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During the Middle Ages, black was seen as the color of death and evil. It sounds like an exaggeration, but black was associated almost entirely with the devil. In fact, even the animals in Satan’s bestiary were depicted as black from black cats to crows and boars.

So how did black go from sinister to chic? We have some 14th century European princes to thank for that. 

Phillip the Good, Duke of Normany, was one of the first to popularize black clothing.

A true black was an extremely expensive color to produce. Most “black” fabric was actually grey or blue/brown in color. But in 14th century Italy, there was a growing wealthy merchant class, and while they couldn’t enter the nobility, they desired more luxurius garments.

Design by Moore House Design; Photography by Erin Little

In order to keep these wealthy individuals in their place, they were forbidden to wear certain types of clothing and certain colors were forbidden. They couldn’t wear deep reds or the famous peacock blues of Florence, and thus, they began dressing in the color not impacted by these rules: black. But to show off their wealth, they wanted the best black that dyers could make. It allowed them to obey the laws, climb the social ladder, and look good doing it.

Photography by Nick Glimenakis; Styled by Kristi Hunter

The stunning blacks did not go unnoticed by the rest of society and became symbolic of virtue and political authority. Soon, even the nobility classes of Europe, who could legally wear other lavish colors, took to wearing black. By the end of the 14th century, the fashion for black extended from Italy to foreign kings and princes, and black became the color of choice for young men for centuries. 

Black kitchen cabinets

Design and Photography by Catherine Williamson

As the demand for the dye increased, so did the skill of the dyers, who became more talented at developing beautiful, brilliant solid blacks. The dyers were able to create vibrant blacks even in wools and silks, rivaling the most beautiful furs worn by the nobility.

And while that’s how the color shed its sinister reputation, there’s another story worth sharing. When it comes to using black in interior design, we can thank Northern Europeans. The Vikings were the technological leaders of Europe as their ship building knowledge was unmatched, and one of the keys to those superior ships was pine tar, which was integral for waterproofing. Pine tar was also used in land-based structures.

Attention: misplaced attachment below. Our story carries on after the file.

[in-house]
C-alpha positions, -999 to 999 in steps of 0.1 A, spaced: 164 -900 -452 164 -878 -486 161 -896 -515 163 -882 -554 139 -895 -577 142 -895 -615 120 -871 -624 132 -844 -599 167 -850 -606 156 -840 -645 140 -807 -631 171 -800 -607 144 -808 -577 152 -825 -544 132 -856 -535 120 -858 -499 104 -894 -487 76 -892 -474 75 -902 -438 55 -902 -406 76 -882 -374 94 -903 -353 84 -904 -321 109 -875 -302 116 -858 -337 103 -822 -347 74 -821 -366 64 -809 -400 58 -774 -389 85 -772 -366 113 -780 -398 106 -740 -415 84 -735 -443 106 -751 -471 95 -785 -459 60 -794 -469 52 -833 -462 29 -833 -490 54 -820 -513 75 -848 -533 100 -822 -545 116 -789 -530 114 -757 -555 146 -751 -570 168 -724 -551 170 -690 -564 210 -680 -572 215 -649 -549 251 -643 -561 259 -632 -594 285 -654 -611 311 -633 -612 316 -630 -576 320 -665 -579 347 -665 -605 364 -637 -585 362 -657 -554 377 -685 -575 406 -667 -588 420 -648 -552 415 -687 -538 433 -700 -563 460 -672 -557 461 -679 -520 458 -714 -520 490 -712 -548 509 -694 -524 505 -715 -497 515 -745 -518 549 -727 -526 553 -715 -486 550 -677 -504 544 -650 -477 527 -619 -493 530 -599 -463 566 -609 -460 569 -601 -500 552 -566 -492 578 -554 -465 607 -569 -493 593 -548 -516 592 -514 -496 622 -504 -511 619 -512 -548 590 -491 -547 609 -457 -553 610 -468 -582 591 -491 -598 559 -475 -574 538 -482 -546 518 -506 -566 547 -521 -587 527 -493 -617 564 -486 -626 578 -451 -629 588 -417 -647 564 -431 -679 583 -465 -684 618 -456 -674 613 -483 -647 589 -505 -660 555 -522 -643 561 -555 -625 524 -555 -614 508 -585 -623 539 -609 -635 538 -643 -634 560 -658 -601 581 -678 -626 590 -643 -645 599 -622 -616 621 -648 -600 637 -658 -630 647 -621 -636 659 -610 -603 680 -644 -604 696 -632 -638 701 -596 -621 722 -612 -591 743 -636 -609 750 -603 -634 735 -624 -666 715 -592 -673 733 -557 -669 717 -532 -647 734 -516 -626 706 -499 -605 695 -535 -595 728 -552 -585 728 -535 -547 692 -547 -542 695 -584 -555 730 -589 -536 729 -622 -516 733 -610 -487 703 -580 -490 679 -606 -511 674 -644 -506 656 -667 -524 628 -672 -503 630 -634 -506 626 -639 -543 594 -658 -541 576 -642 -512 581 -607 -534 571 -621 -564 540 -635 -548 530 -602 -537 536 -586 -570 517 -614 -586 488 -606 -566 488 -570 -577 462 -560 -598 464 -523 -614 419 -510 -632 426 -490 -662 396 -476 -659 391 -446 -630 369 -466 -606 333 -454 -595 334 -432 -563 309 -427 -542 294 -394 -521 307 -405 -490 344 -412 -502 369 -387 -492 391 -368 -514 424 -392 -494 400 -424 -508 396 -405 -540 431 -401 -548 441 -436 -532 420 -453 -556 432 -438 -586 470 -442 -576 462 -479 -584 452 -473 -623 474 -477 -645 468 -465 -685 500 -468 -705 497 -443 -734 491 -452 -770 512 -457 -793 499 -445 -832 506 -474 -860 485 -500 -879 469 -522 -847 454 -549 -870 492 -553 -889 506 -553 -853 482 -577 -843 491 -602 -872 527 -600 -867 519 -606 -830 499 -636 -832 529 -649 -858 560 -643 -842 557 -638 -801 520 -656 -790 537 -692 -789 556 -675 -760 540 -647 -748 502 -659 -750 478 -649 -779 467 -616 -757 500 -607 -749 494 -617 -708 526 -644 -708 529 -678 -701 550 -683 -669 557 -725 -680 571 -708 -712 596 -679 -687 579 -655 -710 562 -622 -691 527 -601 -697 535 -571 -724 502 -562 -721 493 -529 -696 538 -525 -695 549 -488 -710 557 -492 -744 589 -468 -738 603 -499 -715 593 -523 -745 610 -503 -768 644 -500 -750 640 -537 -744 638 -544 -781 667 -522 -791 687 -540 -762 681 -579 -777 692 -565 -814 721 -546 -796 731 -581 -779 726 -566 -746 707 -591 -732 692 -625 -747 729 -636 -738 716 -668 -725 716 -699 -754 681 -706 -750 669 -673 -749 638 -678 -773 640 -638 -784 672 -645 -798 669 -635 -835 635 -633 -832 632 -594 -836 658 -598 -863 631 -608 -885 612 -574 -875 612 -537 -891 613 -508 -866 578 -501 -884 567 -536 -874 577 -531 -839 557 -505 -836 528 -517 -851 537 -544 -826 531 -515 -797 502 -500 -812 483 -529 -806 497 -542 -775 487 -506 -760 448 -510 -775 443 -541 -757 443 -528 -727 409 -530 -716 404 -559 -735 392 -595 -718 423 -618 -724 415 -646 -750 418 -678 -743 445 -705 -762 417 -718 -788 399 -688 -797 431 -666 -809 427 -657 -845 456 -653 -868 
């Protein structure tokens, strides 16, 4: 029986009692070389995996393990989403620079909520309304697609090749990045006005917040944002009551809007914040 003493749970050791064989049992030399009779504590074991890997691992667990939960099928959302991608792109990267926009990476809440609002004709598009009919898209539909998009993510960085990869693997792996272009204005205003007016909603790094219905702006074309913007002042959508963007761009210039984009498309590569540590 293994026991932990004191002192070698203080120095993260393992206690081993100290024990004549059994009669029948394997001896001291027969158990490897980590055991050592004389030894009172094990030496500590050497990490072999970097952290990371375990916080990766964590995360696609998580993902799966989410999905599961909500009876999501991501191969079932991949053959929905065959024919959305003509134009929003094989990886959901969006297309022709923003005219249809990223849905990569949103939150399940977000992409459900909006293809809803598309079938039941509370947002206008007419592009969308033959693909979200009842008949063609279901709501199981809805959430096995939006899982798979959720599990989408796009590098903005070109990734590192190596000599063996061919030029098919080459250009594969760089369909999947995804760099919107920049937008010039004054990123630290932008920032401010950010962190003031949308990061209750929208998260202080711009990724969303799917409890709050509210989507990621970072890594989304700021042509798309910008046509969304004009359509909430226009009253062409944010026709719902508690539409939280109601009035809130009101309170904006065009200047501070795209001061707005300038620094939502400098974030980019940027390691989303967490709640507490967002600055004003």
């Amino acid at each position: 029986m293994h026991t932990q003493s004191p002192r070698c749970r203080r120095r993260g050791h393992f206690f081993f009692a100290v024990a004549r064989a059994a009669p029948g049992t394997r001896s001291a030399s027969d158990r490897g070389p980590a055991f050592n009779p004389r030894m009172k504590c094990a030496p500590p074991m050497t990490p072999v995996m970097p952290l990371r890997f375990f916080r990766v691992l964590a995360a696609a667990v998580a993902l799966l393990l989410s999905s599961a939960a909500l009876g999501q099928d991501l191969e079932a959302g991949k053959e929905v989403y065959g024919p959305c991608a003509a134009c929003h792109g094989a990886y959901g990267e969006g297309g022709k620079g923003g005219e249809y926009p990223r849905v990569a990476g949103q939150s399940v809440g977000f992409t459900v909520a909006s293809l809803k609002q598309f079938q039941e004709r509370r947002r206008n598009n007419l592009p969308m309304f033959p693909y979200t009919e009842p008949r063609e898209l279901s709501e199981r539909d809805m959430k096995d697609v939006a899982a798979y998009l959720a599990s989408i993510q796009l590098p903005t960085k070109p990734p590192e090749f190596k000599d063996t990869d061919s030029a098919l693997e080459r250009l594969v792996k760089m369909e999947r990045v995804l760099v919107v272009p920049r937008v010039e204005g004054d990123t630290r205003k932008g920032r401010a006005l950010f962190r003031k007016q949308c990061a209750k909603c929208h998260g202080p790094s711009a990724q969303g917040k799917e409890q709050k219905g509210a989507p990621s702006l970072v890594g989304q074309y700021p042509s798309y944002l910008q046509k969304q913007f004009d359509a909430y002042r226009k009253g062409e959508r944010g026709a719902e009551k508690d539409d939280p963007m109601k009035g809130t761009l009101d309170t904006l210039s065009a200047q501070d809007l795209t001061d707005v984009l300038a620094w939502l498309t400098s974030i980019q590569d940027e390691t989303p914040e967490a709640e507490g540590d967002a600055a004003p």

Design by Tracy Cimba; Photography by Anjali Pinto

The Vikings weren’t the only ones constructing black buildings. In Japan, yakisugi, sometimes also referred to as shou sugi ban, is a technique where wood is slightly charred to make it waterproof, fire retardant, and more durable. Developed sometime between the 17th and 19th centuries, it regained popularity in the 1970s. In 2004, architect Terunobu Fujimori is credited with pushing into the world stage with his 2004 design for Lamune Onsen, where even the furniture was made from burnt cedar.

Design by Tracy Cimba; Photography by Ryan McDonald

That brings us to the most recent chapter in our color history: black kitchens. This look took off in 2015 and included everything from black accents in farmhouse-style kitchens to full-on Scandinavian-inspired designs. There’s something about a black kitchen that calls to mind those 14th century princes in their luxurious black robes. Considering it’s been a trending color for more than 600 years, you can’t go wrong.

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Design History

Have you ever wondered why certain details exist in your home? Maybe you’ve questioned who came up with the idea for forks, or perhaps you’ve contemplated the popularity of carpet—after all, both can be intriguing in their own right. The truth is, most of what we surround ourselves with at home has an interesting story to tell. In our monthly series “Design History” with (actual) design historian Amy Azzarito, we’ll explore the backstories of your favorite things.